An analysis by Yale has found that new direct-acting antiviral therapies for the treatment of hepatitis C virus (HCV) could significantly reduce the prevalence of the blood-borne infection by more than 80%. Published online in Clinical Infectious Diseases, the study sheds light on recently approved antiviral medications, asserting that these new therapies have transformed treatment for individuals with hepatitis C, and are effective in over 90% of cases.
Yale’s researchers boldly claim that HCV could be eliminated from the non-injecting public within a decade with the aid of advanced screening for high-risk individuals. Even modest increases in screenings could limit the number of new infections, say the authors.
However, the studies authors point out that users of injection-drugs are still the most at risk HCV group. A greater number of screenings alone among this group would not be enough to reduce the level of HCV infections. What is recommended for this group is an amalgamation of the new therapies with behavioral changes. This would include the use of needle exchanges programs or opioid substitution therapy.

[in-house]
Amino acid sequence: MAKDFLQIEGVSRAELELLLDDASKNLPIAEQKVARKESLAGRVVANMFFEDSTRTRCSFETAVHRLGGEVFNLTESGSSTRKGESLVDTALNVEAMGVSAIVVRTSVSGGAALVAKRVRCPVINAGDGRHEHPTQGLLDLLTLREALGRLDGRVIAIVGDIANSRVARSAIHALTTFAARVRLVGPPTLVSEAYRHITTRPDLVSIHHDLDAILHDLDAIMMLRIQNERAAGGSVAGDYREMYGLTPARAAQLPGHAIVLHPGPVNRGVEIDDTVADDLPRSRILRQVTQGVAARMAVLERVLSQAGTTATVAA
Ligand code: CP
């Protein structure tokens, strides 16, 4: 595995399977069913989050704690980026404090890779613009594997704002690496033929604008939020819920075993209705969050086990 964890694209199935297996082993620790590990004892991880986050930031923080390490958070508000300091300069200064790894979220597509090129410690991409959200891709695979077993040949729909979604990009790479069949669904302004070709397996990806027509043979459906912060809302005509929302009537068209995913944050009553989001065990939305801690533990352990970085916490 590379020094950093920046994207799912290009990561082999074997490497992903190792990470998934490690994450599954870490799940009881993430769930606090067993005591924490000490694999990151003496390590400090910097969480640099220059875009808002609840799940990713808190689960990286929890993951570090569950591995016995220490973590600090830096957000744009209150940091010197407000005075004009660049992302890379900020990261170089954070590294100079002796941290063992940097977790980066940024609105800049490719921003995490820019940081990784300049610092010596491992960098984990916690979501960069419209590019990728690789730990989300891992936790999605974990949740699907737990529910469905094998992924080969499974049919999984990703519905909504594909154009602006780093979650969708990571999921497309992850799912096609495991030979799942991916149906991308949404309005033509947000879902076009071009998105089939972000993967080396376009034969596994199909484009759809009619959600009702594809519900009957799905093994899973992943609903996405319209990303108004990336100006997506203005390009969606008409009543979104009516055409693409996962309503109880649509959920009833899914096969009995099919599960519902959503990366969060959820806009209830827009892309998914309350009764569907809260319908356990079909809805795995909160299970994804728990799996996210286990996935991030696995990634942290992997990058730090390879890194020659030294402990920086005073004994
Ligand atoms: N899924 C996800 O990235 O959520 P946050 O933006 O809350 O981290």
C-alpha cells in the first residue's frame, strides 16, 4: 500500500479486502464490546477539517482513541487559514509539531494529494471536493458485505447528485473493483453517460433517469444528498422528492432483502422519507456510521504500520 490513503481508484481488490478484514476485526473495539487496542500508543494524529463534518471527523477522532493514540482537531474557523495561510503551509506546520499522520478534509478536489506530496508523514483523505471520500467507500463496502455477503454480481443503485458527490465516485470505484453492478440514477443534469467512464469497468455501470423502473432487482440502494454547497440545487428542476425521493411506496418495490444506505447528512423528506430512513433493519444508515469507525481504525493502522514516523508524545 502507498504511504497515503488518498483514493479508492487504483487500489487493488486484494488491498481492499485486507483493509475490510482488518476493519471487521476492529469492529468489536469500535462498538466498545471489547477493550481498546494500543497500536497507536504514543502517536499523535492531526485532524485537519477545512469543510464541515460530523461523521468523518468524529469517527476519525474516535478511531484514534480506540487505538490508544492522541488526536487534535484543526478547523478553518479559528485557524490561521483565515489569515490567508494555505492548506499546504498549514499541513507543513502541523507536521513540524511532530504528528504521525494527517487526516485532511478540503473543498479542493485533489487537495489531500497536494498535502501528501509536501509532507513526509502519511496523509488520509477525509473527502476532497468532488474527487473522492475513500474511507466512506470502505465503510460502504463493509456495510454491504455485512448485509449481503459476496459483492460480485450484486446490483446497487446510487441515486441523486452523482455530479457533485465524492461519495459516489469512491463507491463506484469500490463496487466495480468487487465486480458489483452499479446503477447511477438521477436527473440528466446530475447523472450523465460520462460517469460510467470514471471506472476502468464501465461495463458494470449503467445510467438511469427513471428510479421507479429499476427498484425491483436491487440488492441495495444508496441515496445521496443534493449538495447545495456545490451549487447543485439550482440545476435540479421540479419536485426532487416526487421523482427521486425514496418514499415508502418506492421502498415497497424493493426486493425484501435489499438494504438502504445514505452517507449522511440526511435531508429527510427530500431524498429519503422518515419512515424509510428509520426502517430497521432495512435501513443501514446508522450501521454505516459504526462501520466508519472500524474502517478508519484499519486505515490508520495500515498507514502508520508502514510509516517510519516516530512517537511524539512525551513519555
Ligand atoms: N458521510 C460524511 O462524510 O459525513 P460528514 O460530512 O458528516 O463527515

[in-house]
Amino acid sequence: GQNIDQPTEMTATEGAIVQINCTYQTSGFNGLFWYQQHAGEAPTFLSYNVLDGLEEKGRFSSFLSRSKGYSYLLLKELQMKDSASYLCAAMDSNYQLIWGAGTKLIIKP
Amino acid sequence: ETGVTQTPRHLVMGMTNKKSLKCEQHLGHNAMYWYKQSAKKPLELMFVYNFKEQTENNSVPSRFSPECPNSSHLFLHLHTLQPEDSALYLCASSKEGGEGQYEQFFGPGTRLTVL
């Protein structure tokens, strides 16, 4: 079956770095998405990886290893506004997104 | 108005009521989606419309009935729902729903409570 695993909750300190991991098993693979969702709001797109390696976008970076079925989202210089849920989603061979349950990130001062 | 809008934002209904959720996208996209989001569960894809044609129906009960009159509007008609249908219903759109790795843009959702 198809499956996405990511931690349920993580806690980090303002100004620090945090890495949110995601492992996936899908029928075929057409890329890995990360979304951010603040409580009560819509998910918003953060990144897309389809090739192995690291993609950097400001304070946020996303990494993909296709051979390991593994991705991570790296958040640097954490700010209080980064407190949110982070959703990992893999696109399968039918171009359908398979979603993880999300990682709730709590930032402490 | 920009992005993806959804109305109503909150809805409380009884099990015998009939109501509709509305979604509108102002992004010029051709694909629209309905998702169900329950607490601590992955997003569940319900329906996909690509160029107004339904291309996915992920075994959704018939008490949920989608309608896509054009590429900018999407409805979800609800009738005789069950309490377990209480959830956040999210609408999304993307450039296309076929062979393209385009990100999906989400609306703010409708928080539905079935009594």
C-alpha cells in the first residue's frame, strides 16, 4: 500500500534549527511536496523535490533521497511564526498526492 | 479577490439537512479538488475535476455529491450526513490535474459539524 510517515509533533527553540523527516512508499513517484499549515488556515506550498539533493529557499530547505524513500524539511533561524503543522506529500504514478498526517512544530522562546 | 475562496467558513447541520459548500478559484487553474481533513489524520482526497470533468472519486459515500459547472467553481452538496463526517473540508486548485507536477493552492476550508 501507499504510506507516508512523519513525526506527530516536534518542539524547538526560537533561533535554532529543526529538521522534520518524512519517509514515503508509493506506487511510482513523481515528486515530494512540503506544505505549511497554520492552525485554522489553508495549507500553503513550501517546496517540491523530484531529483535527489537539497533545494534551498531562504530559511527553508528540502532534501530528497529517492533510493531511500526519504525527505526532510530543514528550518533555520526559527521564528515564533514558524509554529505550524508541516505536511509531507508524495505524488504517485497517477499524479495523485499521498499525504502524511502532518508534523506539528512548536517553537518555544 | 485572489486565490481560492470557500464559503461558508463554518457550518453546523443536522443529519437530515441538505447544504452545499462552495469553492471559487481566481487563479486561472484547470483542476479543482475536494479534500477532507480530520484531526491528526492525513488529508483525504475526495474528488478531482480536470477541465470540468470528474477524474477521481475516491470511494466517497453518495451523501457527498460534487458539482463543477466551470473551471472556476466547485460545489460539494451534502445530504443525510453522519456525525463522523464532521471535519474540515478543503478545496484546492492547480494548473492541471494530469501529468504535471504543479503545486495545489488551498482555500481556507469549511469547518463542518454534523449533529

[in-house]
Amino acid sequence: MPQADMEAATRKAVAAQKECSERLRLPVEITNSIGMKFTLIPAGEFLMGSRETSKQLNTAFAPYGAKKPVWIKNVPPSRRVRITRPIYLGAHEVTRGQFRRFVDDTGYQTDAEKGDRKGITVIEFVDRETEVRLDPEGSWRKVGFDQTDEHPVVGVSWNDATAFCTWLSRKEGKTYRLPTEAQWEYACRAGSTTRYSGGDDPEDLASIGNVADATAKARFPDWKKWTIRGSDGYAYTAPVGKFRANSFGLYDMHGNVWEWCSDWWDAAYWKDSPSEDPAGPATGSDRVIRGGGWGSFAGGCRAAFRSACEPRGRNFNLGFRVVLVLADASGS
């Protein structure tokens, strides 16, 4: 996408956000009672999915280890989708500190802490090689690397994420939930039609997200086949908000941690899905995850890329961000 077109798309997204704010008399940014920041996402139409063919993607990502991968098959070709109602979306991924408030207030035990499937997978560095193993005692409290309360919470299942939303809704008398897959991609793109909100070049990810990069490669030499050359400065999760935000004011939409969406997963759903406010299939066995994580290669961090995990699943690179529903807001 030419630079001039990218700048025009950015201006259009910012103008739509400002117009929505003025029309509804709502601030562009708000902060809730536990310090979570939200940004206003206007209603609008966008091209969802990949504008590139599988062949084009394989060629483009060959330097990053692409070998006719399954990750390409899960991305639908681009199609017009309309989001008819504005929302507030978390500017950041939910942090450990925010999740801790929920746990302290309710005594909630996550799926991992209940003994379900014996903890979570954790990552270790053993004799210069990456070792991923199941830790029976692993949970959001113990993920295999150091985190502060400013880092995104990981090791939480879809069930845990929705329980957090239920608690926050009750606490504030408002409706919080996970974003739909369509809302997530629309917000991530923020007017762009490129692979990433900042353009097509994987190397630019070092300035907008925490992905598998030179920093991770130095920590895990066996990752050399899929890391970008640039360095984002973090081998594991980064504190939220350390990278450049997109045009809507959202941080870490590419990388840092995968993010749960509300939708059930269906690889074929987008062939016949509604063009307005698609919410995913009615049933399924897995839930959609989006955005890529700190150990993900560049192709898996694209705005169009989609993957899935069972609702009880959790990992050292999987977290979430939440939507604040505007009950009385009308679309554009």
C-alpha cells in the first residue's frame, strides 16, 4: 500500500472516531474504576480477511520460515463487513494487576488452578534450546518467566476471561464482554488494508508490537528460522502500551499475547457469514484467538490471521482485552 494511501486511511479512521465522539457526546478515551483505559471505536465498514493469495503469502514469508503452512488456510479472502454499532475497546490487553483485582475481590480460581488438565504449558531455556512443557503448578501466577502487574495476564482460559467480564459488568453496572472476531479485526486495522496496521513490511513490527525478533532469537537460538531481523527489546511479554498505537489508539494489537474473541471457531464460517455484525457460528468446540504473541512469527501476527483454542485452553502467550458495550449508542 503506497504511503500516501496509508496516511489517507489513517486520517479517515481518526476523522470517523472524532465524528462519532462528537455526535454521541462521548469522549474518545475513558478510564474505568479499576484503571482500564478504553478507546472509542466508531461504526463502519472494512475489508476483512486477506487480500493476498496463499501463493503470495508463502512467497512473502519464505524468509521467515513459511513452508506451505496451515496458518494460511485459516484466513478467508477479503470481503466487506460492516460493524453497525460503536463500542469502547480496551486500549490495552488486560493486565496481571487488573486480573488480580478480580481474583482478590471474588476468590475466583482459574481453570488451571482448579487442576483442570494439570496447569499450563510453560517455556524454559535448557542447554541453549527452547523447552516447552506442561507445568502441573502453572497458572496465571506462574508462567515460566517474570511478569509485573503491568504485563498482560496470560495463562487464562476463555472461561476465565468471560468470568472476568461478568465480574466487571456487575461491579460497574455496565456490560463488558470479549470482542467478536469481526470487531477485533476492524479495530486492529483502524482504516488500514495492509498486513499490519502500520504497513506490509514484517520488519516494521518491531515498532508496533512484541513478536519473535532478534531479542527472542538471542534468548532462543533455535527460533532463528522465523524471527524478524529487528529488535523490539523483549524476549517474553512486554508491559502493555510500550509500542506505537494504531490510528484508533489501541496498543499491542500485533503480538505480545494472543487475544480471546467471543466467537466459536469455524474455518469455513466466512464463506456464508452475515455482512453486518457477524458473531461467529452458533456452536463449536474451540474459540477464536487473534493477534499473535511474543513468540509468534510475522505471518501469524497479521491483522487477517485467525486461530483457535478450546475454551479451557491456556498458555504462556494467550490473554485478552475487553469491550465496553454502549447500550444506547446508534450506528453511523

“In order to completely eliminate HCV, efforts to access that community [injection drug users] are extremely important,” said David Durham, lead author of the study. Jeffery Townsend, a senior author of the study added, “We should be very optimistic about the prospect of eliminating HCV as a disease within the U.S. using these direct acting antivirals, especially if they are combined with targeted behavioral interventions to reduce transmission.”
For more information visit Yale.edu.